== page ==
Achieving inclusive prosperity in the post-pandemic economy

In 2020, Birmingham faced an economic collapse of unprecedented proportions caused by the COVID-19 pandemic. In view of the enormous damage to the economy and the life and livelihoods of individuals, the drive towards normalcy is understandably strong. However, the “normal” that preceded the pandemic didn’t cut off. COVID-19 has exposed longstanding economic and social challenges that have prevented the region’s economy from realizing its potential.

Fortunately, the pandemic has strengthened the community’s determination to mitigate the worst of the crisis and lay the groundwork for Birmingham’s economy to rejuvenate. While peer cities have made significant steps towards such inclusive prosperity through sustainable, cross-sectoral regional partnerships in recent years, Birmingham can do the same – but only if the city meets its current challenges.

In addition to the need to address recent and historical disparities and economic inequalities, Jefferson County is projected to cross a major demographic threshold in just over a decade, as more than 50% of the population will be colored by 2034. To thrive, the economy must increasingly reflect this demographic reality and increase the opportunities for black residents to find good jobs and gain access to business opportunity and capital.

Produced over two years in collaboration with dozens of local leaders and committed citizens, the new report calls for a cross-sectoral regional partnership to improve the region’s economic future and prevent Birmingham from falling into an isolated, weak business life. usual rest. Such an attempt Thrive, is led by a group of leaders from citizens, businesses, governments and communities and aims to move the region towards economic transformation and inclusive prosperity.

The report underscores Prosper’s support in promoting inclusive growth in the region and provides background analysis of several realities that hampered Birmingham’s recovery from the Great Recession:

After the Great Recession, the Birmingham area did not generate enough new business growth to create good jobs.

Birmingham is getting better and better education, but access to quality post-secondary education and training is still unequal. Inequalities in the labor market mean that a certain level of education for blacks and women does not produce the same economic outcomes as for whites and men.

Inequitable access hits the black majority neighborhoods hardest, as local jobs and entrepreneurial opportunities are a critical source of wealth, employment and neighborhood stability.

To meet these challenges, Prosper is neither a program that replaces good work nor a large business organization. Rather, it is a new funding model and collaborative effort that will play three roles:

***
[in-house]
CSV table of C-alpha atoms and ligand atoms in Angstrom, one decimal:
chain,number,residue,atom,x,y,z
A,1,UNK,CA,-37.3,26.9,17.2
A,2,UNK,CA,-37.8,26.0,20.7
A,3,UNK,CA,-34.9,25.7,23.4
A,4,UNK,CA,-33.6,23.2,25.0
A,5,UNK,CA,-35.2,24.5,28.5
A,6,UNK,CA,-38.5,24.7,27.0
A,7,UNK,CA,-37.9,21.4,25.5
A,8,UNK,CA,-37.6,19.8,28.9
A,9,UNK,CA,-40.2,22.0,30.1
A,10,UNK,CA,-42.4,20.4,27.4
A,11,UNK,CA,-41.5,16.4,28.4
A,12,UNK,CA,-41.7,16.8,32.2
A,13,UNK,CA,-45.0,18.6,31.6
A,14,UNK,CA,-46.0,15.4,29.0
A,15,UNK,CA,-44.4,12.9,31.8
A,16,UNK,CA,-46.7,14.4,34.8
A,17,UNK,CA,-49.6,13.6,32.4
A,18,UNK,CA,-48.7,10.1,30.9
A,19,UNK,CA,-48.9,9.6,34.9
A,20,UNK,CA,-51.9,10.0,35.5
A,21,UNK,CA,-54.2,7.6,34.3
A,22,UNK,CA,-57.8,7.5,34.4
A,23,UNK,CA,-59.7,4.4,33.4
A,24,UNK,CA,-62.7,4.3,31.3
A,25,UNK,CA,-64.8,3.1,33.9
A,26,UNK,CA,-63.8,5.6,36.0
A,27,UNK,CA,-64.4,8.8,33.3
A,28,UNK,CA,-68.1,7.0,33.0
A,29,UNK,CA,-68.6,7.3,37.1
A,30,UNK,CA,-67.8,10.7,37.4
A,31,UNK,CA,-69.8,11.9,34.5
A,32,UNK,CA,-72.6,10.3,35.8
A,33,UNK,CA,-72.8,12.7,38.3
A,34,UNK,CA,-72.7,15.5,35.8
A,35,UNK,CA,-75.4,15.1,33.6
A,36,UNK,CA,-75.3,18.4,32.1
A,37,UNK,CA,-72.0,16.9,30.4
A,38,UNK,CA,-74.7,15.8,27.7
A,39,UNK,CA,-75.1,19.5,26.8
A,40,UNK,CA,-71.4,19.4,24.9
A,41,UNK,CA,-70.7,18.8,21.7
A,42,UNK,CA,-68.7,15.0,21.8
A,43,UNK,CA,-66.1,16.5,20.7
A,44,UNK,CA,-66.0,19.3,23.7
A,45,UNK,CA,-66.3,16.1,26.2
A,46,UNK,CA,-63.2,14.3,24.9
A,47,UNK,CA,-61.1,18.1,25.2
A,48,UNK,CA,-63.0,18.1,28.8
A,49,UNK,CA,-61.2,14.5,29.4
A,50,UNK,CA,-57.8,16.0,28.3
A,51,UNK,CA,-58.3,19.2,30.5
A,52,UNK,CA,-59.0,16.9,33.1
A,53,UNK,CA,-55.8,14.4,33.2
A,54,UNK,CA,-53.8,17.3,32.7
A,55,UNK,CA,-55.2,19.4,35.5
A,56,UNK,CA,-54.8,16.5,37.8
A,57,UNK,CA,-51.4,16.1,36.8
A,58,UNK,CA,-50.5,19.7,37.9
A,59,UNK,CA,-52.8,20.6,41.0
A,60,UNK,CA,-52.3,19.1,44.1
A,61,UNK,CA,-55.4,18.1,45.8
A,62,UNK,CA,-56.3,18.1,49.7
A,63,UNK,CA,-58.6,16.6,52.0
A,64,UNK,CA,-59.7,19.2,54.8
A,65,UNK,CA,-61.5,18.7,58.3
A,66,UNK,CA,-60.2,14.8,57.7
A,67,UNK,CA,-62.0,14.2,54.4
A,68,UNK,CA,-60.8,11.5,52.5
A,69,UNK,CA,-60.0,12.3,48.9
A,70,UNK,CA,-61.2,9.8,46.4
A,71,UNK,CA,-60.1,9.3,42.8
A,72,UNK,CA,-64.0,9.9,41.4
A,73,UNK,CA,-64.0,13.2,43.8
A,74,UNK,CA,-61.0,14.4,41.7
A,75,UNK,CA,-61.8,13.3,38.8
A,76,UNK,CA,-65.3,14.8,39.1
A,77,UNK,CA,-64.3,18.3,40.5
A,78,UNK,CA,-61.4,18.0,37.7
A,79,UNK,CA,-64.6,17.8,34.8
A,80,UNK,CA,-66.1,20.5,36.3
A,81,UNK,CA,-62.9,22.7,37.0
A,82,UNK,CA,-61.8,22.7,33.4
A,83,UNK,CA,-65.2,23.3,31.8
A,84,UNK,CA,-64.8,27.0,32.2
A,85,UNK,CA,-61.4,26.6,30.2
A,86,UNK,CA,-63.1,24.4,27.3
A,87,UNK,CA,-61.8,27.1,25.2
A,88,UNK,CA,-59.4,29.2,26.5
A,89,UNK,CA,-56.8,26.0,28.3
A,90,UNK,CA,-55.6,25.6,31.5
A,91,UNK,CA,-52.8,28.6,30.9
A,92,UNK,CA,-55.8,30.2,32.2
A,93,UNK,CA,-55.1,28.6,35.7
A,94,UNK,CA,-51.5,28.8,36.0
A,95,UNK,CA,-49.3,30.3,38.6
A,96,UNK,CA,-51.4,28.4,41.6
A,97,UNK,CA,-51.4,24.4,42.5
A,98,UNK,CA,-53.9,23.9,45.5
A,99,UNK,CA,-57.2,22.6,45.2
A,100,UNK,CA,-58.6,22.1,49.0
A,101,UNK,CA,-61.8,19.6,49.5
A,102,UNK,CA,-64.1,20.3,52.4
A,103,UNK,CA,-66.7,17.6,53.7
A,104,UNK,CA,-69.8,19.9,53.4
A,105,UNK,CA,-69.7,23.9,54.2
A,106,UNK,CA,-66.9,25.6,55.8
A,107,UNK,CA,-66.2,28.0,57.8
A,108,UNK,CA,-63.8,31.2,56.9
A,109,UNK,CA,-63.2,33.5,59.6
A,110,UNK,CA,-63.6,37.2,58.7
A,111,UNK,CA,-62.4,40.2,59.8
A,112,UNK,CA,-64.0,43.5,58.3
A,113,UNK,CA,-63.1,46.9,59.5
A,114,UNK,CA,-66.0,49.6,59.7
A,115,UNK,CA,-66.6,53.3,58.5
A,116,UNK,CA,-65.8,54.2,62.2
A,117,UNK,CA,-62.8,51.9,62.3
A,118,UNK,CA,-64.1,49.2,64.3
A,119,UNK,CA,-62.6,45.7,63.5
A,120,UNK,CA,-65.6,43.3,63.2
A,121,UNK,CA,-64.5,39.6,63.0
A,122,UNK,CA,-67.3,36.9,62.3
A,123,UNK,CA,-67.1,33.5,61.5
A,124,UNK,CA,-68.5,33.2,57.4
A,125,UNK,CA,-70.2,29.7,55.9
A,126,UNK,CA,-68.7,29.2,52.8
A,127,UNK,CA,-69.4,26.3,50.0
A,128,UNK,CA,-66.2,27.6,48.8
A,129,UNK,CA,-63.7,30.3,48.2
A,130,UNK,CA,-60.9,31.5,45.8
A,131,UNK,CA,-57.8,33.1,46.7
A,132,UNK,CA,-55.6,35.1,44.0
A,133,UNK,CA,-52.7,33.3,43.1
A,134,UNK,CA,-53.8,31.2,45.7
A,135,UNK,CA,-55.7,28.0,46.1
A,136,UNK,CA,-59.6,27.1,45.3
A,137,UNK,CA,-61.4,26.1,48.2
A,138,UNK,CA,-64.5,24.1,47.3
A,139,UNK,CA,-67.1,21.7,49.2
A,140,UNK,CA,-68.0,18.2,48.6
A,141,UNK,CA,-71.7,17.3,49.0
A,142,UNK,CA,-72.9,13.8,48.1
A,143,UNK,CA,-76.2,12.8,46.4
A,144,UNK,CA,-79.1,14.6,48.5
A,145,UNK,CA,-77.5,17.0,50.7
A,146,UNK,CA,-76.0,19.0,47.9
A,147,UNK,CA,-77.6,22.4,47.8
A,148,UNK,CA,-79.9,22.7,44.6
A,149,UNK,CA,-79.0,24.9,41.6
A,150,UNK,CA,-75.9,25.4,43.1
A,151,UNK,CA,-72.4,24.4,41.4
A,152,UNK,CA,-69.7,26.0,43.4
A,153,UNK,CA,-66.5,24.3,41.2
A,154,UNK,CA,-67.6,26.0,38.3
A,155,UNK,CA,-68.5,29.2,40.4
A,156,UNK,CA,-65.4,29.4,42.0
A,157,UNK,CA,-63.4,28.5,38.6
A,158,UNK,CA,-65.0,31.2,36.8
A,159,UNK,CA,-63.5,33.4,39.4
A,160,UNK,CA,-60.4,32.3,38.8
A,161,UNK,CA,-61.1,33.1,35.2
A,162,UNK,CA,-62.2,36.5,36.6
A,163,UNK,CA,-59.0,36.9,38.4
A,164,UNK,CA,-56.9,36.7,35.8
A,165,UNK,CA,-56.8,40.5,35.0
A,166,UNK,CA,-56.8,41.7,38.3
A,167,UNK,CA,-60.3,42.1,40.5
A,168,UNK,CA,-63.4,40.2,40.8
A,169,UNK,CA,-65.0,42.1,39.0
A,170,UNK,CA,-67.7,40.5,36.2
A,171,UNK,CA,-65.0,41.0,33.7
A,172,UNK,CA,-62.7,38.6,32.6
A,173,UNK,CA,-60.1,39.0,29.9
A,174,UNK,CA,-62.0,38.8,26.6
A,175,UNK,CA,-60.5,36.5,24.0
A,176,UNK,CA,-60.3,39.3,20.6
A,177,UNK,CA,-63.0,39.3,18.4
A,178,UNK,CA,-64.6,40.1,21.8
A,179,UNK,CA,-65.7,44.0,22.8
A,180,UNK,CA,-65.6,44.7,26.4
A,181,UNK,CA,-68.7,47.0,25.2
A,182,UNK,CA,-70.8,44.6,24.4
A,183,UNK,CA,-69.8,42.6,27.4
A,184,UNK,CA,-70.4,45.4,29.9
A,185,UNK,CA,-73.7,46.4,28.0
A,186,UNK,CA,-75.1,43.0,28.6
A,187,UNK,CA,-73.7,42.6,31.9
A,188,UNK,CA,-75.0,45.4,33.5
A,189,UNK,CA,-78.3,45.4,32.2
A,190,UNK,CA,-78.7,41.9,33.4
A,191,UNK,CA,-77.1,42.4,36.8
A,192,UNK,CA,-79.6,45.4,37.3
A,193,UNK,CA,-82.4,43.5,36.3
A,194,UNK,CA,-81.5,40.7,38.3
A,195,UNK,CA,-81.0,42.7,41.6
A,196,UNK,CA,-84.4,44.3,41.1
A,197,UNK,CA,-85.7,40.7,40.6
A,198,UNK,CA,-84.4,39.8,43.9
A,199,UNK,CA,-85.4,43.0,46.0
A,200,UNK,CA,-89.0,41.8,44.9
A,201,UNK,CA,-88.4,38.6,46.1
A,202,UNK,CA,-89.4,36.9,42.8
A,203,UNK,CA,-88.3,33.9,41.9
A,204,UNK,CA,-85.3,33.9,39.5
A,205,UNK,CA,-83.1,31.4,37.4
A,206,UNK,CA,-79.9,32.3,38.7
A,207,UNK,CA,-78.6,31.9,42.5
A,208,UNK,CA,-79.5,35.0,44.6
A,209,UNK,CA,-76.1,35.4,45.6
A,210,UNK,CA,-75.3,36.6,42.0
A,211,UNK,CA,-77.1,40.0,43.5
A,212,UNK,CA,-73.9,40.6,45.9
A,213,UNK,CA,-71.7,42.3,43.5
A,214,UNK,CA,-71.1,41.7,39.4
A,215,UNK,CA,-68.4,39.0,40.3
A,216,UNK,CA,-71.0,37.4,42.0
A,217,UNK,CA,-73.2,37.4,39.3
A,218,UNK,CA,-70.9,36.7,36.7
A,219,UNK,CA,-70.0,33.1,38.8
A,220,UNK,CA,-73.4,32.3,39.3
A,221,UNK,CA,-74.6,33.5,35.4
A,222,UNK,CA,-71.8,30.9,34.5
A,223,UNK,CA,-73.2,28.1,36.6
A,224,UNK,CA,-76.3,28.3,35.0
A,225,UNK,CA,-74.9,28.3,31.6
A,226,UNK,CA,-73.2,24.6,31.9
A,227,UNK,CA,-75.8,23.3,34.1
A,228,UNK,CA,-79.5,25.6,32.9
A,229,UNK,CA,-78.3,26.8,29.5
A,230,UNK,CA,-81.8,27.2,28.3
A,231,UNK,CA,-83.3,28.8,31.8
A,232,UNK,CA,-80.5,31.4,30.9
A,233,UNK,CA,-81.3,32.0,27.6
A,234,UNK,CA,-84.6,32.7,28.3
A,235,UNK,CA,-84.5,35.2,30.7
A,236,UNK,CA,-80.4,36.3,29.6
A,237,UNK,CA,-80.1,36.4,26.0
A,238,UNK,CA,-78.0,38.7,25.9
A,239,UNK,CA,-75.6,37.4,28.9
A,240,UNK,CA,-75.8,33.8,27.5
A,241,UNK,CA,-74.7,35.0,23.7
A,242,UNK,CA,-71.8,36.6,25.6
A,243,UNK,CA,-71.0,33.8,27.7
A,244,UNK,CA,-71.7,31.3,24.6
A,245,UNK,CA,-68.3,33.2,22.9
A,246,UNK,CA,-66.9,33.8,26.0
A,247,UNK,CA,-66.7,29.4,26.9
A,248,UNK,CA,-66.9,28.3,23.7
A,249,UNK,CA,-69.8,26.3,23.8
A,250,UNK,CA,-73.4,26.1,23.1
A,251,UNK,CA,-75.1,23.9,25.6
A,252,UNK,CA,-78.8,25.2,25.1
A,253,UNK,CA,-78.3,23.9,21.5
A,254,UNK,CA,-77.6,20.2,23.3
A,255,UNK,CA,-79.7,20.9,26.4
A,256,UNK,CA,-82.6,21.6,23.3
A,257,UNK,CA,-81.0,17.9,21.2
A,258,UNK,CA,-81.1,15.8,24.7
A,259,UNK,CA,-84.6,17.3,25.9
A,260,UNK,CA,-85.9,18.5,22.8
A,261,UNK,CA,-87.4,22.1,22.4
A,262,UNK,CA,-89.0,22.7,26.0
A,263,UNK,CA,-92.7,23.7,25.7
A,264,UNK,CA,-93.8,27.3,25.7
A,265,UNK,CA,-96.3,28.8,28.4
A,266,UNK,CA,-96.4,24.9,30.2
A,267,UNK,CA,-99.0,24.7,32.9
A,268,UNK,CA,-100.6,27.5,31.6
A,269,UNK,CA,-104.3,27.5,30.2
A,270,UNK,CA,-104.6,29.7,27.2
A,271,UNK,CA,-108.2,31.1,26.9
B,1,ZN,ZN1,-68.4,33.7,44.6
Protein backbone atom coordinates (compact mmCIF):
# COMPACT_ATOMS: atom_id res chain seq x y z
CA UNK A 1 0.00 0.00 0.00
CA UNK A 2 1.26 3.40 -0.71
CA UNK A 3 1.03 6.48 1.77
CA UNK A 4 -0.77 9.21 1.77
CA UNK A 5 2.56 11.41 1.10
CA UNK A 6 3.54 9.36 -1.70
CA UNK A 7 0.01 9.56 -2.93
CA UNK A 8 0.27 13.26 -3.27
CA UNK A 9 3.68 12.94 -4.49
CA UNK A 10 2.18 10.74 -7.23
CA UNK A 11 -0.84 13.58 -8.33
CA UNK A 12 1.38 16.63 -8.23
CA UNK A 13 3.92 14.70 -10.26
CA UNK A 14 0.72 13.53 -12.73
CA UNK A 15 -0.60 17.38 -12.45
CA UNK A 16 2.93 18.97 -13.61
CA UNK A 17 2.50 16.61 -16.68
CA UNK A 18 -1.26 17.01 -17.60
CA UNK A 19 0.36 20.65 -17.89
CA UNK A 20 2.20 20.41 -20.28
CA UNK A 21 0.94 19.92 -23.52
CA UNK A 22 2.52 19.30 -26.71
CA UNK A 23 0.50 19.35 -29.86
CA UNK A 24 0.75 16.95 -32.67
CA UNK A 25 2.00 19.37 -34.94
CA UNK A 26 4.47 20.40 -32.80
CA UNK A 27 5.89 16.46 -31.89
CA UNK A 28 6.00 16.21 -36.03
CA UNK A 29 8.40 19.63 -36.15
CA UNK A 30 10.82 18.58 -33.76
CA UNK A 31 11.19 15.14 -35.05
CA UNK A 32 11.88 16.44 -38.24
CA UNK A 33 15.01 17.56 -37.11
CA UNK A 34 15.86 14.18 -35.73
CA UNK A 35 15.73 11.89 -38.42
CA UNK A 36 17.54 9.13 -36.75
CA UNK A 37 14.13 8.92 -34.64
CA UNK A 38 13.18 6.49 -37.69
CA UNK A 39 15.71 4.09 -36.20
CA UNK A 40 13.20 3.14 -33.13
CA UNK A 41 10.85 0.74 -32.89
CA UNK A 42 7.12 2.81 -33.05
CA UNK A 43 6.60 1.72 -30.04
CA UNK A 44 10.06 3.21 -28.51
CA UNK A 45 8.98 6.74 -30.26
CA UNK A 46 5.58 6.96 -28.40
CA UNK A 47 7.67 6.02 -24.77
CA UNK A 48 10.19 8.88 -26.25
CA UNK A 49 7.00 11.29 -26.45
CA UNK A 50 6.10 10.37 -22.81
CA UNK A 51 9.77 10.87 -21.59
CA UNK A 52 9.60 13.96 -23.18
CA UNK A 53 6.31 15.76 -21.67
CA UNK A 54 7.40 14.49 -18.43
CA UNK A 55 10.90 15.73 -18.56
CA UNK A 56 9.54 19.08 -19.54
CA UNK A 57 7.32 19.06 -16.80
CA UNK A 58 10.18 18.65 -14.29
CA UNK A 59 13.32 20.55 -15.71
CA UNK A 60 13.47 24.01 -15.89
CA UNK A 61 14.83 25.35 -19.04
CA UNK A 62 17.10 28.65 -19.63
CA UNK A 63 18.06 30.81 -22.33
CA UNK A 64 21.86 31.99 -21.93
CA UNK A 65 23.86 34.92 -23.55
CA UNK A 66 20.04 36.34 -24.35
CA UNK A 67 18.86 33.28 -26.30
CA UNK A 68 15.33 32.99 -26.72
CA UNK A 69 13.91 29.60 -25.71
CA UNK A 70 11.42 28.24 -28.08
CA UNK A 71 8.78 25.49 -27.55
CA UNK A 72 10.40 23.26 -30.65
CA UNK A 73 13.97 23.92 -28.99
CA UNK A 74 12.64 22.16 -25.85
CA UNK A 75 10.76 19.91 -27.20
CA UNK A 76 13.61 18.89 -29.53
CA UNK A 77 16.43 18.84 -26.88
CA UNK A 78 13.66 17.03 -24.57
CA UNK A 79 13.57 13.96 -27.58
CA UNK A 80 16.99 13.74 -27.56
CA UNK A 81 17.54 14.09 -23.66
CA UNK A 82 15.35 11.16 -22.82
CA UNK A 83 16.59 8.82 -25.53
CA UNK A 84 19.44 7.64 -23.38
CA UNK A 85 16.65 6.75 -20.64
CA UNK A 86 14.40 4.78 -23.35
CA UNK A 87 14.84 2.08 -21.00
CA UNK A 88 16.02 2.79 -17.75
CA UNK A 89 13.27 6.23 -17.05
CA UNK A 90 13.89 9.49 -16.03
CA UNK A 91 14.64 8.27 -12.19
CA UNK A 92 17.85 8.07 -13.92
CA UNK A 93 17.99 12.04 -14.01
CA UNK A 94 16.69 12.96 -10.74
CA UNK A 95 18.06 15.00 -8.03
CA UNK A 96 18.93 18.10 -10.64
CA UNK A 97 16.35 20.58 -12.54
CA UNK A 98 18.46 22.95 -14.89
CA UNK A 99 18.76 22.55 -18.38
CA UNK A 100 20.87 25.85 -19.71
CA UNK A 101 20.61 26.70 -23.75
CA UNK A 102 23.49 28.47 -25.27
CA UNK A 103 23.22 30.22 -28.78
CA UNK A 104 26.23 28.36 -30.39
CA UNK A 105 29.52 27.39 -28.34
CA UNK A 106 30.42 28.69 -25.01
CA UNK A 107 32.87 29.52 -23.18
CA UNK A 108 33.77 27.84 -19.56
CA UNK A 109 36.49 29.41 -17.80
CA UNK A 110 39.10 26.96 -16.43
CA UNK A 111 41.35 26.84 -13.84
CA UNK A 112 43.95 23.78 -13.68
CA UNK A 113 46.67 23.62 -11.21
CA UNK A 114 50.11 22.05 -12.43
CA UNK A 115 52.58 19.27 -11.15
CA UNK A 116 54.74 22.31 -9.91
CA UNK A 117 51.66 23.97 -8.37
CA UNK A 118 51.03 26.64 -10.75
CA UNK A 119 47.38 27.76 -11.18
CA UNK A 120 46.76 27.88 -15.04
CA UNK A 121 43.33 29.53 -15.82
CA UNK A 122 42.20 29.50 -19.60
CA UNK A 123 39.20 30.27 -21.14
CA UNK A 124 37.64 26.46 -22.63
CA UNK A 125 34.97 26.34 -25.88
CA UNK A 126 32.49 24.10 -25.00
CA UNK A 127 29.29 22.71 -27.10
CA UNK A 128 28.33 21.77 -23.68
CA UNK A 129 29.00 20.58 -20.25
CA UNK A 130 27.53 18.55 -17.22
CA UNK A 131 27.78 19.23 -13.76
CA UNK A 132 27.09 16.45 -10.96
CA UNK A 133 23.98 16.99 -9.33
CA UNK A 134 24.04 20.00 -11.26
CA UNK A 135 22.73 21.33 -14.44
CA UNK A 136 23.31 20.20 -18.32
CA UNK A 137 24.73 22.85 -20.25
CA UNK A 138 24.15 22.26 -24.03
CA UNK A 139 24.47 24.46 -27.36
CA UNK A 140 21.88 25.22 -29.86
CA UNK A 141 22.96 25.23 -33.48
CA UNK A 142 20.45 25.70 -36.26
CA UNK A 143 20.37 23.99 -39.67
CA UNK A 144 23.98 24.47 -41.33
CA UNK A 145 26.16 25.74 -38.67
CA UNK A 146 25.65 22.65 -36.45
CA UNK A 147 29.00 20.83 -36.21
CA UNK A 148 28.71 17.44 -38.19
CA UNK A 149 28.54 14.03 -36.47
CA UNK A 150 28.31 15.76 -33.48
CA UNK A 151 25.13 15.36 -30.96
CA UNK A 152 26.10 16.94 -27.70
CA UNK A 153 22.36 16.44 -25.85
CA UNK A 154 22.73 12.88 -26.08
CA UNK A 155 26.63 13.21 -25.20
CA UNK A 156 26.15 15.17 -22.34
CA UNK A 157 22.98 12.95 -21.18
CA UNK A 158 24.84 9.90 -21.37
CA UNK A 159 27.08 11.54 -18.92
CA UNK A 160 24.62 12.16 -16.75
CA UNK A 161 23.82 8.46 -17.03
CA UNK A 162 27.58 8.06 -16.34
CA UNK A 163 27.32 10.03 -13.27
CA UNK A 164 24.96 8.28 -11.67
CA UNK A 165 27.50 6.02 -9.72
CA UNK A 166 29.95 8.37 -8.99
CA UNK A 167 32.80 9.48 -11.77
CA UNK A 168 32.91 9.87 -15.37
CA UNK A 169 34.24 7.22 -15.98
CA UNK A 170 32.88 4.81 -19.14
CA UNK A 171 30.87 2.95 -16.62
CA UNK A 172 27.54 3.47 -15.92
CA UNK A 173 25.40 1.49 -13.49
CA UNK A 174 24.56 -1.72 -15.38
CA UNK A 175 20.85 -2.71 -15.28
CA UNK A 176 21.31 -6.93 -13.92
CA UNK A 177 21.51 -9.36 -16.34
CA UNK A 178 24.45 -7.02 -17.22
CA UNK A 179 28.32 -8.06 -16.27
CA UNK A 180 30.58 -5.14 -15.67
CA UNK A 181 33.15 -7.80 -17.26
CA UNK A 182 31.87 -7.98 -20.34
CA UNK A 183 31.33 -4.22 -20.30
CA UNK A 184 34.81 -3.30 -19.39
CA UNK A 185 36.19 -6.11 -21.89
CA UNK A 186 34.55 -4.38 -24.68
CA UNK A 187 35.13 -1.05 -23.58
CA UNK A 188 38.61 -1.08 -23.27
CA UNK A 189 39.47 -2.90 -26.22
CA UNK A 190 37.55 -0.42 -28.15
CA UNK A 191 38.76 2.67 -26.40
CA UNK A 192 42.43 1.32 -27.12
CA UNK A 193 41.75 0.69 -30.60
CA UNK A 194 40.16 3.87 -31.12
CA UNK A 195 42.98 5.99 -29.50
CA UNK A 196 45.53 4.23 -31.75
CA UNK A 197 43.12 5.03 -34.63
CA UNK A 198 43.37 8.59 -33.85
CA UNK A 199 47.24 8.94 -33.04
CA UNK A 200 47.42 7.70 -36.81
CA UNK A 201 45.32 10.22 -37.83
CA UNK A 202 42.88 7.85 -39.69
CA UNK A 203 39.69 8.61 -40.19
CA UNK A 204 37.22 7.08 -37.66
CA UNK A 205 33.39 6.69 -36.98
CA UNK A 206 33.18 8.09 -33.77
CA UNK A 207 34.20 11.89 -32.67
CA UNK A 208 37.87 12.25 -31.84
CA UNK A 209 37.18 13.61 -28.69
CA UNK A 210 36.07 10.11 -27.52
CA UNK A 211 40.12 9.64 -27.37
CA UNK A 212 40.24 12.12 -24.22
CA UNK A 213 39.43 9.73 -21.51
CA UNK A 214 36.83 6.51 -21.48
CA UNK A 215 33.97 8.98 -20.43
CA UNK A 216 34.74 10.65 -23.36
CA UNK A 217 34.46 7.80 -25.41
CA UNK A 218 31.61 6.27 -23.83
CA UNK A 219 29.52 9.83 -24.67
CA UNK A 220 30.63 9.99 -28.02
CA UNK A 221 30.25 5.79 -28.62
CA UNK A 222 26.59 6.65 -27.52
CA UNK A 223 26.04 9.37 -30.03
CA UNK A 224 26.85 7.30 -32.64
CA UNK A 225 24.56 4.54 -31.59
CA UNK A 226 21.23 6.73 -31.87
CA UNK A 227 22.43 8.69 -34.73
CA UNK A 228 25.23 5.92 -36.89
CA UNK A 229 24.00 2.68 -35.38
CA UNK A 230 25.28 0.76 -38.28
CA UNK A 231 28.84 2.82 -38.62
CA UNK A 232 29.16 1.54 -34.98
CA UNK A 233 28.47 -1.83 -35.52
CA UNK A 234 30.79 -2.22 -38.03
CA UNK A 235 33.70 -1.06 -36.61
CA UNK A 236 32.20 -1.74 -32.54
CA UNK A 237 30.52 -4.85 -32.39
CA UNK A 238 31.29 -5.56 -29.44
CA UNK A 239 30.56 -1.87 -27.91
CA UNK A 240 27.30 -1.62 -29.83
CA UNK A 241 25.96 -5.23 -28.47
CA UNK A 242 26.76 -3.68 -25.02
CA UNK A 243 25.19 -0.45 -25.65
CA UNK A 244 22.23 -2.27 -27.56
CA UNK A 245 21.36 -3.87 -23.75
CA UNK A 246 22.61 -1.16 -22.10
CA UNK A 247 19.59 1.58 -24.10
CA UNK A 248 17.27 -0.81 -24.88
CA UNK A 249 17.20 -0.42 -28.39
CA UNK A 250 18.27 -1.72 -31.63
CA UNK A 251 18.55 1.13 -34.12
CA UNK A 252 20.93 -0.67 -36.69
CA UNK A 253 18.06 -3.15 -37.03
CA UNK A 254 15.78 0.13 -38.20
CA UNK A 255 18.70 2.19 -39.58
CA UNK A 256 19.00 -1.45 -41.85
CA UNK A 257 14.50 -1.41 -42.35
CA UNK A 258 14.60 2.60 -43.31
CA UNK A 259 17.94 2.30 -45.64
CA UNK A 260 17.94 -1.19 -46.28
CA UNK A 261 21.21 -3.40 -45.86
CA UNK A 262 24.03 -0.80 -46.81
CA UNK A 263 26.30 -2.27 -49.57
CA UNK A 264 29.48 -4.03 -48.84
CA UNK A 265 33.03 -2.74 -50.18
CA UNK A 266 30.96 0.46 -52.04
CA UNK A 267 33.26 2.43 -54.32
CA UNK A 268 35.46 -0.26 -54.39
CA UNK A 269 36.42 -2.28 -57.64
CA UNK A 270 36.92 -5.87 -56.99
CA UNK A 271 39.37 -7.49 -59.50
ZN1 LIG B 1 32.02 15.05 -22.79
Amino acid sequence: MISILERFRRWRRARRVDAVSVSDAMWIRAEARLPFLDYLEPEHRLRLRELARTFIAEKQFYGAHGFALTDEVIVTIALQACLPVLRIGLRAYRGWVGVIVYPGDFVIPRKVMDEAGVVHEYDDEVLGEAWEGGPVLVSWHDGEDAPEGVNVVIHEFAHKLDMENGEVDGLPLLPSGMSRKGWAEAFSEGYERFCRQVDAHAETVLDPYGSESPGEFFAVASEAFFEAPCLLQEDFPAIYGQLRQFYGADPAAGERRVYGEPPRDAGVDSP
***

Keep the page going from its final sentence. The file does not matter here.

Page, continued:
• Assortment of various leaders in order to establish and communicate the vision of the region.
  • Focus on selected regional priorities and initial initiatives.
  • Align and scale investments and track effects.

Brookings Metro – in coordination with dozens of local stakeholders – worked with the Prosper board of directors to identify four initiatives that will be the first focus of the organization’s funding plan that will address job creation, scheduling, and access to Deal with jobs. These four initiatives are part of a broader range of regional priorities that focus on creating and growing more startups, helping displaced people get back on their feet through in-demand training, connecting car-free people to jobs, and bridging the digital divide . These priorities can help guide regional post-COVID-19 recovery strategies and coordinate public, private and philanthropic investments.

Prosper’s first four initiatives:

  • Birmingham Promise Initiative. Invest in college and career paths for youth through the Birmingham Promise Scholarship and Education Initiative.
  • Business consulting initiative. An intensive, bespoke business advisory service that improves technology adoption, productivity, innovation and job creation in “missing medium” small businesses.
  • HealthTech Initiative. New initiative to make Birmingham a health technology solutions center through investing in entrepreneurship, talent and community involvement.
  • Black-owned business acceleration initiative. Build and grow more businesses in the black community by connecting black entrepreneurs with the coaching, capital, and resources they need to be successful.

Birmingham has the potential to become a great economy capable of competing and thriving around the world. However, this potential will only be achieved if the community can align and invest on a set of common priorities. The authors of the new report argue that Birmingham should address the challenges of growth and inequality through the continued efforts of Prosper’s multisectoral regional partnership to achieve an inclusive economy for all residents.

About the authors

Ryan Donahue

Ryan Donahue

Non-Resident Fellow – Metropolitan Policy Program

Sifan Liu

Sifan Liu

Senior Research Analyst – Metropolitan Policy Program

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